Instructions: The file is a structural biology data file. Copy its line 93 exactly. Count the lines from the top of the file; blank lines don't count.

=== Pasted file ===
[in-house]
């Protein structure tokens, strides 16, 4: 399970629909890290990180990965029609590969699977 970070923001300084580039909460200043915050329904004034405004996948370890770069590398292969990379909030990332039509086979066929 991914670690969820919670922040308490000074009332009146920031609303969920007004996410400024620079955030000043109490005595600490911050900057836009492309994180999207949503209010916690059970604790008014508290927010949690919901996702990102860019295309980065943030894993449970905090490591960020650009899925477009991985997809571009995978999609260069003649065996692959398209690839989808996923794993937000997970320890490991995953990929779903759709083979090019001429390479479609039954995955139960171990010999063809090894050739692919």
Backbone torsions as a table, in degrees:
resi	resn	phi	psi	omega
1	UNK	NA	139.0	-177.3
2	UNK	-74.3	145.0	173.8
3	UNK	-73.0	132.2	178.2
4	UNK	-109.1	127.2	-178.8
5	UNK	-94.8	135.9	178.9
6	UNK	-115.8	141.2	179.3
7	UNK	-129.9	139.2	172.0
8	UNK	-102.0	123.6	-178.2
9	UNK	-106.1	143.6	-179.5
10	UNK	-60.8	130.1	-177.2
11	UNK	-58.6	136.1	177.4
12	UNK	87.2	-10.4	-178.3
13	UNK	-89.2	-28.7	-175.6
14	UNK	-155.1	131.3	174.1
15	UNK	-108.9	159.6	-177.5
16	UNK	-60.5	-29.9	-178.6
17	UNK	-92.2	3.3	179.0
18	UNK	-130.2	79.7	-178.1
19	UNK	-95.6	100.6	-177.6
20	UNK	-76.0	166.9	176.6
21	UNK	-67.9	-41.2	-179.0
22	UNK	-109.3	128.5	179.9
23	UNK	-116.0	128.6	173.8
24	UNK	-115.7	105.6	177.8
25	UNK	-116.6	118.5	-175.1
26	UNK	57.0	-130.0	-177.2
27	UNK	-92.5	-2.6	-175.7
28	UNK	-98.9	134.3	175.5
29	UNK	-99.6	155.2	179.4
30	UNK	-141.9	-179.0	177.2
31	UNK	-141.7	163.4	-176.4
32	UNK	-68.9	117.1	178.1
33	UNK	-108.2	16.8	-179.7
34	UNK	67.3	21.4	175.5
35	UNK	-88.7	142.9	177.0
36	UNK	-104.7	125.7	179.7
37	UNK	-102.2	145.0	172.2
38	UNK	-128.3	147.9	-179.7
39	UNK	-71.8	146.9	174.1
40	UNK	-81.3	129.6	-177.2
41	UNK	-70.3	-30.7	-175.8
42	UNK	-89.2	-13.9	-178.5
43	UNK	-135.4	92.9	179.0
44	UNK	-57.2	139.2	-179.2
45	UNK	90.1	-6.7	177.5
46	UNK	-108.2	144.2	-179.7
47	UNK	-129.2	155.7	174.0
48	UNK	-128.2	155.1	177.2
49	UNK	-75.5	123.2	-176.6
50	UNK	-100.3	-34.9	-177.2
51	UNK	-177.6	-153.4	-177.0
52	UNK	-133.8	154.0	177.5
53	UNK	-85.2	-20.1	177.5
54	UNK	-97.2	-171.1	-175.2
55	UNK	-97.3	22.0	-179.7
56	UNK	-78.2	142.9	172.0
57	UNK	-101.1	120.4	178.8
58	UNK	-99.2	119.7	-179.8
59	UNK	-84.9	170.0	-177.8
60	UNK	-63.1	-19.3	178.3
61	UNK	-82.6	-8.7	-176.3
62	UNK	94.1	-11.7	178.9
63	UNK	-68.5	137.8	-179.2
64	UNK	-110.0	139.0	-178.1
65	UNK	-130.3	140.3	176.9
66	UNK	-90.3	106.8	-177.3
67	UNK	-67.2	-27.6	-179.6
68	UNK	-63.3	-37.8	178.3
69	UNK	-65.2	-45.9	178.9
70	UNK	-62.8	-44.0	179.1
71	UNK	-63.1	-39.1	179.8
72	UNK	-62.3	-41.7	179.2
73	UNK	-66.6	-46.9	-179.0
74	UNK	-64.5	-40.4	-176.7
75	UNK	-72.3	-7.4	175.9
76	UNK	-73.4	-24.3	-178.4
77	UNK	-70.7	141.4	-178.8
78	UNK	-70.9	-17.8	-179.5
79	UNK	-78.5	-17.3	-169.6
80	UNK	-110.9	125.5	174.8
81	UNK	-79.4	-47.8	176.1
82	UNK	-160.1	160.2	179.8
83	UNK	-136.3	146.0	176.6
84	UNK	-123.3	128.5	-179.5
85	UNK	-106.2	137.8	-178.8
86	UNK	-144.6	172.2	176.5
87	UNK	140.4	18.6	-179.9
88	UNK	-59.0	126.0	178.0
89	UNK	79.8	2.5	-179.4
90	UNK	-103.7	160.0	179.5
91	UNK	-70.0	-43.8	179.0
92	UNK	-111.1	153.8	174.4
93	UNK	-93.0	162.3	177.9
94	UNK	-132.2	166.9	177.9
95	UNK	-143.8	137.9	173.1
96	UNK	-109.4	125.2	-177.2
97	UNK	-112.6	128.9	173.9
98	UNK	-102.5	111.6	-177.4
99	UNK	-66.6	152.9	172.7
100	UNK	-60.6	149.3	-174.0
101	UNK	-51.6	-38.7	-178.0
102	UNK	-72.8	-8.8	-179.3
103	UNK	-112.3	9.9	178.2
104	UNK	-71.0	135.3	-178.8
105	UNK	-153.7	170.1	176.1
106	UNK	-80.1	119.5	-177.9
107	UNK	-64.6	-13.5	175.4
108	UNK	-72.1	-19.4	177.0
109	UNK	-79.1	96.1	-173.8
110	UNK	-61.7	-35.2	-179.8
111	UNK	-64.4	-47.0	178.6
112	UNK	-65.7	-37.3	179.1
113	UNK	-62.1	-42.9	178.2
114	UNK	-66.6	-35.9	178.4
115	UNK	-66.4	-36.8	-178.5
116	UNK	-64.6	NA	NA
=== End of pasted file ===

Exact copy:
89	UNK	79.8	2.5	-179.4